In a much-anticipated decision, the Supreme Court of Canada (“SCC”) today held that while there are significant barriers to free trade between provinces within Canada, those barriers are constitutional as long as they are not directed “in essence and purpose” at preventing the flow of out-of-province goods into a province.
There was a big stink late last year when an emergency patient at the Ottawa Hospital — crying in pain from a back injury, vomiting and begging for a place to curl up — was told by a fed-up staffer to lie on the floor. Witnesses spoke of gasps of
New for Constitution Day 2018, the Canadian Constitution Foundation surveyed Canadians’ views about our Constitution. Individual news releases covering key topics can be found at the following links: New poll: Canadians overwhelmingly back free trade within Canada New poll: A majority of Canadians support a private healthcare option for patients
The joke on social media following the Alberta government’s decision to boycott B.C. wine was British Columbians saying, “More for us!” But obstructing trade between Canada’s provinces is no laughing matter, and in the long run means less for all of us. The dust-up began Jan. 30 as the B.C.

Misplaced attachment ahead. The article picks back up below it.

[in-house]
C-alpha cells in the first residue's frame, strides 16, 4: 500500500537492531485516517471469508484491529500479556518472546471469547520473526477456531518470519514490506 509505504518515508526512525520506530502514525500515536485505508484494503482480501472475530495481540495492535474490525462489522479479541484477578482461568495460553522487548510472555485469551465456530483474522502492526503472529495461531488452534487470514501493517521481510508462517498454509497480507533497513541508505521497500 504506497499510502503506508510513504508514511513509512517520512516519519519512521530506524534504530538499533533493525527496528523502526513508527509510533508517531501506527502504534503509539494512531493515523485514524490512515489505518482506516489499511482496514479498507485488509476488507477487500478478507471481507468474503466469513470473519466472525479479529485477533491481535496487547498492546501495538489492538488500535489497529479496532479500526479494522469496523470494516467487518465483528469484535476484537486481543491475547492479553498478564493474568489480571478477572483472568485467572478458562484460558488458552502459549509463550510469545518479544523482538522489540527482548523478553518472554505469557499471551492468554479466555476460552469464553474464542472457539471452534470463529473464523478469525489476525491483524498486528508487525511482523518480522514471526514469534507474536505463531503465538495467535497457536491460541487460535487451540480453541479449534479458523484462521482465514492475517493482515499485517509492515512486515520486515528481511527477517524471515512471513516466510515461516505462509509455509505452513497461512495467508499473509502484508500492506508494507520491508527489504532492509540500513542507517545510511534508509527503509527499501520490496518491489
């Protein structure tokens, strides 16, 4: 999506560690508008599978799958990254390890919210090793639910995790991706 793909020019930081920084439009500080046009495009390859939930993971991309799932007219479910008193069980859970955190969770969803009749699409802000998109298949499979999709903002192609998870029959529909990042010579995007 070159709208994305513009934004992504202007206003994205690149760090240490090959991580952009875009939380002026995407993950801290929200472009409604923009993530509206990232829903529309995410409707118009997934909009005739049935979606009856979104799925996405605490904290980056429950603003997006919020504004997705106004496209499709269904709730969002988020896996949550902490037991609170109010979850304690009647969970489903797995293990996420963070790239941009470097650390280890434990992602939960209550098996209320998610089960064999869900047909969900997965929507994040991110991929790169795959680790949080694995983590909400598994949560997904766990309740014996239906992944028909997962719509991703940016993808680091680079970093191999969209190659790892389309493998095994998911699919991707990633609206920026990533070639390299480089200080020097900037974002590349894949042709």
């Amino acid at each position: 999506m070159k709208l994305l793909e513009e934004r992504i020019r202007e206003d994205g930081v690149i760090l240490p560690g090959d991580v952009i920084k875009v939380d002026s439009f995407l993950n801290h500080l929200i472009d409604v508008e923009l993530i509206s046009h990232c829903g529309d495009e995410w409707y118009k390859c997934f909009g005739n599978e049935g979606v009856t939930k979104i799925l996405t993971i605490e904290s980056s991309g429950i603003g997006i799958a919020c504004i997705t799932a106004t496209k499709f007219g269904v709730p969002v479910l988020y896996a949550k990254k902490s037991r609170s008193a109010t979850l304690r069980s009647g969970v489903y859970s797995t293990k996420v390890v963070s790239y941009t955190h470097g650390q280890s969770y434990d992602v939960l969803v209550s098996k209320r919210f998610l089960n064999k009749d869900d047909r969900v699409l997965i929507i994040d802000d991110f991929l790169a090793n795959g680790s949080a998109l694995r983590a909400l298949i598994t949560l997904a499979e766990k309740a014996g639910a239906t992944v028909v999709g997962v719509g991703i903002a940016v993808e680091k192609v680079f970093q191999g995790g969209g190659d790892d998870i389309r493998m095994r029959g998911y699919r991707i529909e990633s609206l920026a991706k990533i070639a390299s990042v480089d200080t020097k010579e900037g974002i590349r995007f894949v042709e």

The Law Society of Upper Canada (“LSUC”) has filed a motion to have the application of law professor Dr. Ryan Alford challenging the new “Statement of Principles” requirement transferred to Divisional Court from the Ontario Superior Court of Justice. The motion will be heard on March 8, 2018. This procedural
Calgary – On January 25, 2018, Calgary-based, Artisan Ales, is appearing in Montreal before an appellate panel assembled under the Agreement on Internal Trade (“AIT”) in its ongoing challenge to the Alberta government’s discriminatory treatment of out-of-province craft beer. You can read Artisan Ales’s appeal factum here. Today’s hearing concerns
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